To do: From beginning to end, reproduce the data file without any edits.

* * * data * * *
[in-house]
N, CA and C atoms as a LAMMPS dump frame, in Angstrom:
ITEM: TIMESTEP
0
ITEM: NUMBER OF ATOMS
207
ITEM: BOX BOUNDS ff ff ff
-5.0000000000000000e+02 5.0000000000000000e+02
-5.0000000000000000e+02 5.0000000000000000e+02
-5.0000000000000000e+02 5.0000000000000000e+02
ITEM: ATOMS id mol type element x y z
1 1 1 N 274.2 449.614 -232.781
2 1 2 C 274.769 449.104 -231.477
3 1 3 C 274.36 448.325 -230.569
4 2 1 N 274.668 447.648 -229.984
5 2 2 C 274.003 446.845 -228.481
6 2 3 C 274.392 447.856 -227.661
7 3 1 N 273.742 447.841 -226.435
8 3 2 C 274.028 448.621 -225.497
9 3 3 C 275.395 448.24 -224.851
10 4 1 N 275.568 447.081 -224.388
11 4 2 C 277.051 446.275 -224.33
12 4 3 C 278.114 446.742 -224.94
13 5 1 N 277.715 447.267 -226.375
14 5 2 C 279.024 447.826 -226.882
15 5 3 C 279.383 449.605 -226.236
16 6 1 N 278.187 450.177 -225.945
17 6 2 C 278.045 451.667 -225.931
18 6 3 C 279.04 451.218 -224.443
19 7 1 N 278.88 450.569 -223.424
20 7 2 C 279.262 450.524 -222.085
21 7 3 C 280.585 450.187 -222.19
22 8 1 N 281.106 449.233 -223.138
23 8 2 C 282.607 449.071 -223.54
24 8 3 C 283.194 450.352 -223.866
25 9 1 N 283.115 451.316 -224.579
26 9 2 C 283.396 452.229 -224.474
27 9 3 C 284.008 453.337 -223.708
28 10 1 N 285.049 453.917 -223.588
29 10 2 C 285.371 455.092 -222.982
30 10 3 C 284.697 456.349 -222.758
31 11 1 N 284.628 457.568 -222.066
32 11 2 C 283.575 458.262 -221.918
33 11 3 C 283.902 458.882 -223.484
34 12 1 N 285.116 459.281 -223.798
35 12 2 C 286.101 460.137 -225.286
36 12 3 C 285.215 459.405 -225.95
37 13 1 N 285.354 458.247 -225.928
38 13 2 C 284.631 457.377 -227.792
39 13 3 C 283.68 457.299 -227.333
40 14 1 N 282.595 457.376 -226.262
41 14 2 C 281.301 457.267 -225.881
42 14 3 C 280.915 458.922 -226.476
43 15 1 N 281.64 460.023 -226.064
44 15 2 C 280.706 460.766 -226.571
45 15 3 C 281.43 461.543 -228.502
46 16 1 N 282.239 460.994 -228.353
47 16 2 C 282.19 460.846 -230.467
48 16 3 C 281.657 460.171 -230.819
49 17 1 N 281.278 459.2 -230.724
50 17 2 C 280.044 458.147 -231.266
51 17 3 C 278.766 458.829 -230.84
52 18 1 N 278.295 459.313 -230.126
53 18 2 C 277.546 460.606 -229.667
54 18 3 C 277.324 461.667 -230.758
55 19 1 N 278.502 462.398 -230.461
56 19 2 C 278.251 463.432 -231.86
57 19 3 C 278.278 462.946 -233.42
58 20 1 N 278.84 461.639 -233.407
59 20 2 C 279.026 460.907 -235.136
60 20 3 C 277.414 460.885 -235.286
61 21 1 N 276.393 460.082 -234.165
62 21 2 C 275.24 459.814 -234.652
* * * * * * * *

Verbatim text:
[in-house]
N, CA and C atoms as a LAMMPS dump frame, in Angstrom:
ITEM: TIMESTEP
0
ITEM: NUMBER OF ATOMS
207
ITEM: BOX BOUNDS ff ff ff
-5.0000000000000000e+02 5.0000000000000000e+02
-5.0000000000000000e+02 5.0000000000000000e+02
-5.0000000000000000e+02 5.0000000000000000e+02
ITEM: ATOMS id mol type element x y z
1 1 1 N 274.2 449.614 -232.781
2 1 2 C 274.769 449.104 -231.477
3 1 3 C 274.36 448.325 -230.569
4 2 1 N 274.668 447.648 -229.984
5 2 2 C 274.003 446.845 -228.481
6 2 3 C 274.392 447.856 -227.661
7 3 1 N 273.742 447.841 -226.435
8 3 2 C 274.028 448.621 -225.497
9 3 3 C 275.395 448.24 -224.851
10 4 1 N 275.568 447.081 -224.388
11 4 2 C 277.051 446.275 -224.33
12 4 3 C 278.114 446.742 -224.94
13 5 1 N 277.715 447.267 -226.375
14 5 2 C 279.024 447.826 -226.882
15 5 3 C 279.383 449.605 -226.236
16 6 1 N 278.187 450.177 -225.945
17 6 2 C 278.045 451.667 -225.931
18 6 3 C 279.04 451.218 -224.443
19 7 1 N 278.88 450.569 -223.424
20 7 2 C 279.262 450.524 -222.085
21 7 3 C 280.585 450.187 -222.19
22 8 1 N 281.106 449.233 -223.138
23 8 2 C 282.607 449.071 -223.54
24 8 3 C 283.194 450.352 -223.866
25 9 1 N 283.115 451.316 -224.579
26 9 2 C 283.396 452.229 -224.474
27 9 3 C 284.008 453.337 -223.708
28 10 1 N 285.049 453.917 -223.588
29 10 2 C 285.371 455.092 -222.982
30 10 3 C 284.697 456.349 -222.758
31 11 1 N 284.628 457.568 -222.066
32 11 2 C 283.575 458.262 -221.918
33 11 3 C 283.902 458.882 -223.484
34 12 1 N 285.116 459.281 -223.798
35 12 2 C 286.101 460.137 -225.286
36 12 3 C 285.215 459.405 -225.95
37 13 1 N 285.354 458.247 -225.928
38 13 2 C 284.631 457.377 -227.792
39 13 3 C 283.68 457.299 -227.333
40 14 1 N 282.595 457.376 -226.262
41 14 2 C 281.301 457.267 -225.881
42 14 3 C 280.915 458.922 -226.476
43 15 1 N 281.64 460.023 -226.064
44 15 2 C 280.706 460.766 -226.571
45 15 3 C 281.43 461.543 -228.502
46 16 1 N 282.239 460.994 -228.353
47 16 2 C 282.19 460.846 -230.467
48 16 3 C 281.657 460.171 -230.819
49 17 1 N 281.278 459.2 -230.724
50 17 2 C 280.044 458.147 -231.266
51 17 3 C 278.766 458.829 -230.84
52 18 1 N 278.295 459.313 -230.126
53 18 2 C 277.546 460.606 -229.667
54 18 3 C 277.324 461.667 -230.758
55 19 1 N 278.502 462.398 -230.461
56 19 2 C 278.251 463.432 -231.86
57 19 3 C 278.278 462.946 -233.42
58 20 1 N 278.84 461.639 -233.407
59 20 2 C 279.026 460.907 -235.136
60 20 3 C 277.414 460.885 -235.286
61 21 1 N 276.393 460.082 -234.165
62 21 2 C 275.24 459.814 -234.652